Speaking of free agents, last week I suggested the Brewers could look to buy low on former Twins infielder Tsuyoshi Nishioka. As some suggested in the comments of that post, however, Nishioka appears to be headed back to Japan.

The first weekend of the 2012 postseason got some extra manufactured drama during Friday's Wild Card play-in games, where the fate of four teams that had played 162 games each was decided with a single nine inning contest. Bill of The Platoon Advantage (who also authored a guest post here on Friday) still hates the new playoff format, as do I.

Elsewhere in manufactured drama: The Athletics, who are down 2-0 in the ALDS, are apparently upset because Tigers reliever Al Albuquerque kissed a baseball (gif) before throwing it to first on a comebacker in the eighth inning yesterday. I'm with Keith Law on this one, summed up in our Tweet of the Day:

It's looking increasingly likely that the A's will be making a brief playoff appearance. Adam McCalvy has a reminder that Rickie Weeks' younger brother Jemile is playing for Oakland.

The Reds also picked up a win last night to take a 2-0 lead in their NLDS against the Giants. It's worth noting that NL teams are 21-for-21 in divisional series after going up 2-0.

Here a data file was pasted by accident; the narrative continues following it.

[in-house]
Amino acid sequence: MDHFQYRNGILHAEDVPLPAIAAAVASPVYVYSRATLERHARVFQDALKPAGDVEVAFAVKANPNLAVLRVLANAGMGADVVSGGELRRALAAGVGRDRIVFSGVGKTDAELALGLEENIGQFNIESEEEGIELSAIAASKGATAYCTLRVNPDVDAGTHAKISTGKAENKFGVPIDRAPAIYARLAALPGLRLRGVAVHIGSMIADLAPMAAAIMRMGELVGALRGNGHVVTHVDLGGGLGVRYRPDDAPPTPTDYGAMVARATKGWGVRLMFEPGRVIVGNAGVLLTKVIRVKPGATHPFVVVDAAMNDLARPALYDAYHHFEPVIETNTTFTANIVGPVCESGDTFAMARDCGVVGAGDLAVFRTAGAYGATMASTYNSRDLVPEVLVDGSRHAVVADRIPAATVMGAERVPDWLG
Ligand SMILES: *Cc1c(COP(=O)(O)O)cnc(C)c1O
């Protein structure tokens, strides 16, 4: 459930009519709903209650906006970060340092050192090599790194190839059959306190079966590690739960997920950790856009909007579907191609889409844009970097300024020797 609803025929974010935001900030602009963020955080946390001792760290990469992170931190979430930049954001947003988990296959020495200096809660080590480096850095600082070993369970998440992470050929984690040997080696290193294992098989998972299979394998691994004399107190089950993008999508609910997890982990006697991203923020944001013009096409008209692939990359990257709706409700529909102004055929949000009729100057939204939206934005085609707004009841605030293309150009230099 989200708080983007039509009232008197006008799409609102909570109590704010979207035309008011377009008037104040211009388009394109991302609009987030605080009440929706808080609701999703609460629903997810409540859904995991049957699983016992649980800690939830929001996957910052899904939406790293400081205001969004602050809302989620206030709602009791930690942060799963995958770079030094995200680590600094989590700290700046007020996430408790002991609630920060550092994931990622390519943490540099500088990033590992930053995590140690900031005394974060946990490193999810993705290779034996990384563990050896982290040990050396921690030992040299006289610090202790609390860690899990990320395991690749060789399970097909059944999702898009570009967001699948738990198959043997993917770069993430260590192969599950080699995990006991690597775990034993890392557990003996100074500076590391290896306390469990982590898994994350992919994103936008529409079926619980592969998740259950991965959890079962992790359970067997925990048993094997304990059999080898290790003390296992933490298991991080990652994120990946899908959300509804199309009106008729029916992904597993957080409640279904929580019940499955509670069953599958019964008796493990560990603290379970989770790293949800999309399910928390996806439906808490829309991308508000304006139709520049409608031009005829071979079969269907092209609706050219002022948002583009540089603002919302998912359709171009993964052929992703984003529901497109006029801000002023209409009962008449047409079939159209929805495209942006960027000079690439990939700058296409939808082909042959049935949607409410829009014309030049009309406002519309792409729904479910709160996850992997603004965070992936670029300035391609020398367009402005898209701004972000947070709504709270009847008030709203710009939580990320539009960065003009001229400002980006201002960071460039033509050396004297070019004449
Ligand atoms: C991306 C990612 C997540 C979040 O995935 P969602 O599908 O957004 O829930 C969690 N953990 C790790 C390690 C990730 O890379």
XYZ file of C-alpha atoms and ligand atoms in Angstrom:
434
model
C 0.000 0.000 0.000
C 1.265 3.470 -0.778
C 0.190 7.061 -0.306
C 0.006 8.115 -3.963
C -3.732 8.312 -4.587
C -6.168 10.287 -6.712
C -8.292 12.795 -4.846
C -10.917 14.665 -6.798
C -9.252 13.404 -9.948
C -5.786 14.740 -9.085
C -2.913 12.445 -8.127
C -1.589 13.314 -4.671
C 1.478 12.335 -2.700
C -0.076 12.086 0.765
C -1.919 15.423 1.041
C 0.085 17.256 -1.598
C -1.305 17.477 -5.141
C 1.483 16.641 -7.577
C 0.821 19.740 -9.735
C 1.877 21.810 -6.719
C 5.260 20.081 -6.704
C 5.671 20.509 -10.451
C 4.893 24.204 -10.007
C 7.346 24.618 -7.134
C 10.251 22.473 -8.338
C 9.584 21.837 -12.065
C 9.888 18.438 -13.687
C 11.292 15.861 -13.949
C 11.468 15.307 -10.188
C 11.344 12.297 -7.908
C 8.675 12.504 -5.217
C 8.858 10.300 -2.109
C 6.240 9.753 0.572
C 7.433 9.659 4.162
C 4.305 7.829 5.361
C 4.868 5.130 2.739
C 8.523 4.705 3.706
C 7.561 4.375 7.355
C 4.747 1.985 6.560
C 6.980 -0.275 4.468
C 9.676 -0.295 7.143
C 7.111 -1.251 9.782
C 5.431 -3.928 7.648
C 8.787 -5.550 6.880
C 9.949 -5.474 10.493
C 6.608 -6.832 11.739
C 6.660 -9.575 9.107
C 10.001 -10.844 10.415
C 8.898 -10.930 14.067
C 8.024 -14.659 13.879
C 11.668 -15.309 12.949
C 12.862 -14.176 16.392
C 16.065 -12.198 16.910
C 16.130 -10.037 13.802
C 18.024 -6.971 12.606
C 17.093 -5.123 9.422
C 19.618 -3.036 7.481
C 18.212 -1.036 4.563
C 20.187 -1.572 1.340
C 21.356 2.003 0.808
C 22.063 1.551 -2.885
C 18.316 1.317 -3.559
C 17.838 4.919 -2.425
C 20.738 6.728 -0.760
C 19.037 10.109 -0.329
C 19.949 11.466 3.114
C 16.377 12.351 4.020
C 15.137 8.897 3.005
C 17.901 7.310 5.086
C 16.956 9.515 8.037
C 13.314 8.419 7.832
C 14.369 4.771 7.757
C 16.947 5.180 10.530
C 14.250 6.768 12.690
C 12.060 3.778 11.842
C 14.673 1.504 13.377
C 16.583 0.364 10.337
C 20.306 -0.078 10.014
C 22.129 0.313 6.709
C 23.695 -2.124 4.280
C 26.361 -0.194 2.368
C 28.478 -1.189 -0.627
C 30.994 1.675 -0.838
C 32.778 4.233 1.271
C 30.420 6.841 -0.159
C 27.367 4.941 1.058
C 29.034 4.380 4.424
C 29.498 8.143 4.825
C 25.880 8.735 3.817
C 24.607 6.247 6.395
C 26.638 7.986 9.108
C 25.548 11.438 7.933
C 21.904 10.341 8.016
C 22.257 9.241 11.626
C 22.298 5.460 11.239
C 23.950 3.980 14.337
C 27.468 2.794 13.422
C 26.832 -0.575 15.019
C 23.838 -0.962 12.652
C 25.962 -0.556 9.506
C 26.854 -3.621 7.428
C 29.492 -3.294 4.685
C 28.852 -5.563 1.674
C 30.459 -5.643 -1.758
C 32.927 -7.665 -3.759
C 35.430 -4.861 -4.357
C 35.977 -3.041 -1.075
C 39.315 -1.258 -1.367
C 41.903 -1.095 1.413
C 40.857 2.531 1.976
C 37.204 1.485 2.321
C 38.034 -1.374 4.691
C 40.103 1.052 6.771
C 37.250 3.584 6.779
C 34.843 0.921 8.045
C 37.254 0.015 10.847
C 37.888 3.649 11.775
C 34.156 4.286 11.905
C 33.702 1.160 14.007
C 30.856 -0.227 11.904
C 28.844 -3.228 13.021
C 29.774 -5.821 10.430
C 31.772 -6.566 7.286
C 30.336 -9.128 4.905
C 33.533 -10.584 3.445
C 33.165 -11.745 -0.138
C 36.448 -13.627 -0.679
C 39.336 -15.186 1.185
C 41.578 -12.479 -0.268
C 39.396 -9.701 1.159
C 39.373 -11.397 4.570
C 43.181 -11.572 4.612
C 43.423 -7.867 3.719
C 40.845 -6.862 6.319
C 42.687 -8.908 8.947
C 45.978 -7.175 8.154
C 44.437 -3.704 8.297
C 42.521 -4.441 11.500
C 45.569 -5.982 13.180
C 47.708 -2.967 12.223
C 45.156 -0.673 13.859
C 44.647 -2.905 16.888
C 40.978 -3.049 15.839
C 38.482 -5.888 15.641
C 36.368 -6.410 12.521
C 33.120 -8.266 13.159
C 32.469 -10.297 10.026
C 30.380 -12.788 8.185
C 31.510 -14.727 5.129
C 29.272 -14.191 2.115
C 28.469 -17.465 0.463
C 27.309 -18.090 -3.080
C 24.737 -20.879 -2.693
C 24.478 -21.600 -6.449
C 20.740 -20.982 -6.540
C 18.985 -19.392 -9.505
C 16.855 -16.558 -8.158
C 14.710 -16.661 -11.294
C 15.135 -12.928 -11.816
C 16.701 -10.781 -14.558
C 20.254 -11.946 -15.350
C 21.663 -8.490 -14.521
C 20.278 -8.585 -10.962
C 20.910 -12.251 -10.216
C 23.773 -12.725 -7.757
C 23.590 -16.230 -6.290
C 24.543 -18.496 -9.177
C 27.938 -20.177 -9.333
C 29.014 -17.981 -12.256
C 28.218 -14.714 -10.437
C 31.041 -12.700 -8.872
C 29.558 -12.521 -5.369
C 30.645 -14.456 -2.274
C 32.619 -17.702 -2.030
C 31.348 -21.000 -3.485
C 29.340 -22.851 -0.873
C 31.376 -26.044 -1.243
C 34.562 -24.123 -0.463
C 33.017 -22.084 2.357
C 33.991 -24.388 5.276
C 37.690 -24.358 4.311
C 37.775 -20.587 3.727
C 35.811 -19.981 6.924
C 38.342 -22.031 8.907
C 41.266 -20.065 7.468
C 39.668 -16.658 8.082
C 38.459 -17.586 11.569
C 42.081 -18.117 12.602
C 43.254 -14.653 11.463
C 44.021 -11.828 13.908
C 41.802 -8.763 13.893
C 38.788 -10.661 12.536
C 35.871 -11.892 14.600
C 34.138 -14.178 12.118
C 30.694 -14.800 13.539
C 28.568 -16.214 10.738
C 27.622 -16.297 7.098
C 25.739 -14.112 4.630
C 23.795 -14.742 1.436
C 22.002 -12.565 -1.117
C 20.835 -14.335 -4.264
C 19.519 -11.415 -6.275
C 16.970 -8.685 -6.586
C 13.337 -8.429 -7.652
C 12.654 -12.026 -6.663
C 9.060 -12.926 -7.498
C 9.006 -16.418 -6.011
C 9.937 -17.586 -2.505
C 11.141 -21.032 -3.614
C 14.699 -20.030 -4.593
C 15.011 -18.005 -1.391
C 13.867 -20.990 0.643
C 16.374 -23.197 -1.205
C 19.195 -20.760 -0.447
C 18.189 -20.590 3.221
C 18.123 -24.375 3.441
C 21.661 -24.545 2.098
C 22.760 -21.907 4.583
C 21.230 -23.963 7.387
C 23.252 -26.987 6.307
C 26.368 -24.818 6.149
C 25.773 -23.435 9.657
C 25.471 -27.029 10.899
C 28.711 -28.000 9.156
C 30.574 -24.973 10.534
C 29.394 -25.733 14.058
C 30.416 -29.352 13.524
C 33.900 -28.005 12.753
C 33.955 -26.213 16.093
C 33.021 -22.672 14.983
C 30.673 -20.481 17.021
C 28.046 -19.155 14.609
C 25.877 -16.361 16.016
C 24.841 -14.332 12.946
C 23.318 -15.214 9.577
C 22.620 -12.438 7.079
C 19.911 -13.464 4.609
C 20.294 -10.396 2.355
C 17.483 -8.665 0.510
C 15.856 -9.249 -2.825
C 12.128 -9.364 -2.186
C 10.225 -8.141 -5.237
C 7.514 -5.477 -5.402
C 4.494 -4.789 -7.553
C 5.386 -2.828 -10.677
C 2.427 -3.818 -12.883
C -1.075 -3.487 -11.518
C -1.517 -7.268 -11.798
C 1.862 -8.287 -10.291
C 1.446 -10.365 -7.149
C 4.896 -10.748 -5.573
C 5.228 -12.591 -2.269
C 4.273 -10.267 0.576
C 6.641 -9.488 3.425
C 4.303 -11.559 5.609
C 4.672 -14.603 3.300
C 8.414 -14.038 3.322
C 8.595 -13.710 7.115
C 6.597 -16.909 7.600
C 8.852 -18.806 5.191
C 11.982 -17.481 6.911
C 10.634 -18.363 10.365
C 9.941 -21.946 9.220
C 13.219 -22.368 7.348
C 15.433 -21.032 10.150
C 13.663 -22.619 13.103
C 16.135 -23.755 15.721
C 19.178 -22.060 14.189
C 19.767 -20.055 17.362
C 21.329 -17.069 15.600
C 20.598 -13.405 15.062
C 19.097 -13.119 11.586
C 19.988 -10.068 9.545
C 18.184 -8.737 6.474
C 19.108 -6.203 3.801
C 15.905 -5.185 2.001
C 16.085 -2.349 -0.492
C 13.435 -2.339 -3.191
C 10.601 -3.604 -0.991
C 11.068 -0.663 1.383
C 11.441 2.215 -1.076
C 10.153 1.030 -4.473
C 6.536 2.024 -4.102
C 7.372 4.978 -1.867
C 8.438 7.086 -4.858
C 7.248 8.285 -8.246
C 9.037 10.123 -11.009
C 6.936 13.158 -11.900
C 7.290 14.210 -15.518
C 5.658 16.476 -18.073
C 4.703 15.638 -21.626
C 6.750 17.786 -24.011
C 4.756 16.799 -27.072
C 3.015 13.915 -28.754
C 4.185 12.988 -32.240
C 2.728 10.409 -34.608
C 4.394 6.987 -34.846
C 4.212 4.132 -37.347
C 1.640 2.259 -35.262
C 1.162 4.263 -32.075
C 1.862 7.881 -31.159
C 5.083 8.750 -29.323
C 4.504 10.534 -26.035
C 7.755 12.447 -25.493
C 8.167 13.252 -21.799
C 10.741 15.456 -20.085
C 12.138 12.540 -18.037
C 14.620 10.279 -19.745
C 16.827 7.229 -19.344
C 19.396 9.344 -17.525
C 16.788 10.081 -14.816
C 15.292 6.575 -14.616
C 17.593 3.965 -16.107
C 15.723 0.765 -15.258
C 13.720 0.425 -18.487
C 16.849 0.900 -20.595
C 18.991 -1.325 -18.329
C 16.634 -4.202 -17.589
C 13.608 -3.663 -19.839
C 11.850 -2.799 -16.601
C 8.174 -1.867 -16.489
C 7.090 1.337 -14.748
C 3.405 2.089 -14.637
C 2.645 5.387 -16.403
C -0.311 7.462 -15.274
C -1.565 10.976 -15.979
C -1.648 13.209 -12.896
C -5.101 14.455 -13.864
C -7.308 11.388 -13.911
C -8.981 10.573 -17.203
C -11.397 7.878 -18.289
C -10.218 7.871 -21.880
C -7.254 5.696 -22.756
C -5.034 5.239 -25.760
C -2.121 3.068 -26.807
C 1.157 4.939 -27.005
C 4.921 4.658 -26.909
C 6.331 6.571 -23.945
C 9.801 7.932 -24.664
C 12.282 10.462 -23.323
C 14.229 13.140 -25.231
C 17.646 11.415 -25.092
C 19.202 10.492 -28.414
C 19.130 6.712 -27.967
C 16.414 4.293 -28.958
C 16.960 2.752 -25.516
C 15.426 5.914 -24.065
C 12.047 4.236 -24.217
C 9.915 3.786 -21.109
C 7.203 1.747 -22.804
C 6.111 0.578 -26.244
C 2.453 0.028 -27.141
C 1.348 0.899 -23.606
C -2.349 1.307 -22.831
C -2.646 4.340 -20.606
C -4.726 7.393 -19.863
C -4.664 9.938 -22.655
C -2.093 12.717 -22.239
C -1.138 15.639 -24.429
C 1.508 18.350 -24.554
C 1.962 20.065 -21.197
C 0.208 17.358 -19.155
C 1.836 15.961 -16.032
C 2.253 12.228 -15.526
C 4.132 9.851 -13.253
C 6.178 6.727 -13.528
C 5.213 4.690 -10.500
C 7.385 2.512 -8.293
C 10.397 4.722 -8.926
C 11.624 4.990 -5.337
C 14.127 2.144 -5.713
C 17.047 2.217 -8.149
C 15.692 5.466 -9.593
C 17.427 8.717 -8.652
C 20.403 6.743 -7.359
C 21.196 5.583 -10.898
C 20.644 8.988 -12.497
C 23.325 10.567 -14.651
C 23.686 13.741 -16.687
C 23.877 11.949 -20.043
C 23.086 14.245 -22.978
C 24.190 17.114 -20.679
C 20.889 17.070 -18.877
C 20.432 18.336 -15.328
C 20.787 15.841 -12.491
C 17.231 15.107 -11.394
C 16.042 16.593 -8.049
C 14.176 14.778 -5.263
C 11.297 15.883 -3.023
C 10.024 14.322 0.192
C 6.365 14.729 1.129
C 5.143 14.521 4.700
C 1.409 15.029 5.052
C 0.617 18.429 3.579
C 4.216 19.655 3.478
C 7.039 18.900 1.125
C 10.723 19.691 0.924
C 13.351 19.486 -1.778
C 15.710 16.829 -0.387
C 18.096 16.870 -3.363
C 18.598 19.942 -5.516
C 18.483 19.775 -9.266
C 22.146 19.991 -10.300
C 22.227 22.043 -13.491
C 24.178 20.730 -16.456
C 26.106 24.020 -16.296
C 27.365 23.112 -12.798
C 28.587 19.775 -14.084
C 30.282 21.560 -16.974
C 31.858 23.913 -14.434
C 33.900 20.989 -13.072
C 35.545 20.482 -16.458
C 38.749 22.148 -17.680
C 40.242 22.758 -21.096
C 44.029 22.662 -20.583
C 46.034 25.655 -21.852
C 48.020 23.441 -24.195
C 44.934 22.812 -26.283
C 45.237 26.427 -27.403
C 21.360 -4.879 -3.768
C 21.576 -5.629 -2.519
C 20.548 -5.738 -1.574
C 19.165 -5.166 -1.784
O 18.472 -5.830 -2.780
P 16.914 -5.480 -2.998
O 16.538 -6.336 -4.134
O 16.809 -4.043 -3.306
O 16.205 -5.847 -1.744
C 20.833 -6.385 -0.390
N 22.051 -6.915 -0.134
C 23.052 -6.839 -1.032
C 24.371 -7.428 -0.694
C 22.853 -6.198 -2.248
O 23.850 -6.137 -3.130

If you've been watching the playoffs, odds are you've heard a familiar voice calling the action: Brian Anderson called Friday's Wild Card play-in game in Atlanta for TBS, then immediately headed out to San Francisco to cover Games 1 and 2 of the NLDS.

Today in former Brewers: Richard Barbieri of The Hardball Times has Trevor Hoffman (and Milwaukee Brave Eddie Mathews) on his all-October birthday team.

In baseball economics: The Cubs have received permission to add a row of 56 seats behind home plate at Wrigley Field for next season.

This morning's edition of Today In Brewer History marks what would have been the 68th birthday of 1977 Brewer Ed Kirkpatrick, who was one of the youngest players in major league history. Plunk Everyone also notes that Kirkpatrick's 22 career HBP are the fourth most ever for a player born on October 8. Halos Heaven points out that today is the 31st anniversary of the Brewers' 5-3 win over the Angels in Game 3 of the 1981 ALDS. Finally, Chris Jaffe of The Hardball Times notes that it's been 15,000 days since Hank Aaron passed Stan Musial for the NL's all-time RBI lead.

Now, if you'll excuse me, I need to teach someone the definition of "mild."

Drink up.